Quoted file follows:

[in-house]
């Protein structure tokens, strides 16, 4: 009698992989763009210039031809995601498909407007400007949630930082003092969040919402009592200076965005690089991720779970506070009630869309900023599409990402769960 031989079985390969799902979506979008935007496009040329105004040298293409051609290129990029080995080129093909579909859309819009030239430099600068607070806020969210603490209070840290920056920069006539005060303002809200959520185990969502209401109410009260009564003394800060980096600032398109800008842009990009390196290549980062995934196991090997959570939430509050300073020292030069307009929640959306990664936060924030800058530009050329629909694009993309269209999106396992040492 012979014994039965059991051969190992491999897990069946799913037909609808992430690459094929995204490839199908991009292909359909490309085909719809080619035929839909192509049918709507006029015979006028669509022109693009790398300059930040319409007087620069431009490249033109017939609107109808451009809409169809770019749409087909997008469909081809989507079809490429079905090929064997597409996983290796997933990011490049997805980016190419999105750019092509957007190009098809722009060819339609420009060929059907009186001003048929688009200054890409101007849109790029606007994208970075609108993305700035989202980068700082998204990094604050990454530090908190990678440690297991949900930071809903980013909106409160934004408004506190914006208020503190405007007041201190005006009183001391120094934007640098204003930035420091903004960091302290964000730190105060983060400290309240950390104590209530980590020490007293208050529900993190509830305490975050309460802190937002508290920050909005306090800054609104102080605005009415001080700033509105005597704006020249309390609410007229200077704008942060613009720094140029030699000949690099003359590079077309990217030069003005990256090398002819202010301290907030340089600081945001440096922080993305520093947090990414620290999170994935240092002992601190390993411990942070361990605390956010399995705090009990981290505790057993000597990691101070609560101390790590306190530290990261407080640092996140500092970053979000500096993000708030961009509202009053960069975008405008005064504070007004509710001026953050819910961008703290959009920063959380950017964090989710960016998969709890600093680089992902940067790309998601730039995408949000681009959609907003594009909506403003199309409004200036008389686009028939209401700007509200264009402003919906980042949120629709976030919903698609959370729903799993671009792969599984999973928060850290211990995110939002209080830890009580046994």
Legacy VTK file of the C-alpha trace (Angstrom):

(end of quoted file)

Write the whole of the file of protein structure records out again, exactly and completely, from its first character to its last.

[in-house]
């Protein structure tokens, strides 16, 4: 009698992989763009210039031809995601498909407007400007949630930082003092969040919402009592200076965005690089991720779970506070009630869309900023599409990402769960 031989079985390969799902979506979008935007496009040329105004040298293409051609290129990029080995080129093909579909859309819009030239430099600068607070806020969210603490209070840290920056920069006539005060303002809200959520185990969502209401109410009260009564003394800060980096600032398109800008842009990009390196290549980062995934196991090997959570939430509050300073020292030069307009929640959306990664936060924030800058530009050329629909694009993309269209999106396992040492 012979014994039965059991051969190992491999897990069946799913037909609808992430690459094929995204490839199908991009292909359909490309085909719809080619035929839909192509049918709507006029015979006028669509022109693009790398300059930040319409007087620069431009490249033109017939609107109808451009809409169809770019749409087909997008469909081809989507079809490429079905090929064997597409996983290796997933990011490049997805980016190419999105750019092509957007190009098809722009060819339609420009060929059907009186001003048929688009200054890409101007849109790029606007994208970075609108993305700035989202980068700082998204990094604050990454530090908190990678440690297991949900930071809903980013909106409160934004408004506190914006208020503190405007007041201190005006009183001391120094934007640098204003930035420091903004960091302290964000730190105060983060400290309240950390104590209530980590020490007293208050529900993190509830305490975050309460802190937002508290920050909005306090800054609104102080605005009415001080700033509105005597704006020249309390609410007229200077704008942060613009720094140029030699000949690099003359590079077309990217030069003005990256090398002819202010301290907030340089600081945001440096922080993305520093947090990414620290999170994935240092002992601190390993411990942070361990605390956010399995705090009990981290505790057993000597990691101070609560101390790590306190530290990261407080640092996140500092970053979000500096993000708030961009509202009053960069975008405008005064504070007004509710001026953050819910961008703290959009920063959380950017964090989710960016998969709890600093680089992902940067790309998601730039995408949000681009959609907003594009909506403003199309409004200036008389686009028939209401700007509200264009402003919906980042949120629709976030919903698609959370729903799993671009792969599984999973928060850290211990995110939002209080830890009580046994």
Legacy VTK file of the C-alpha trace (Angstrom):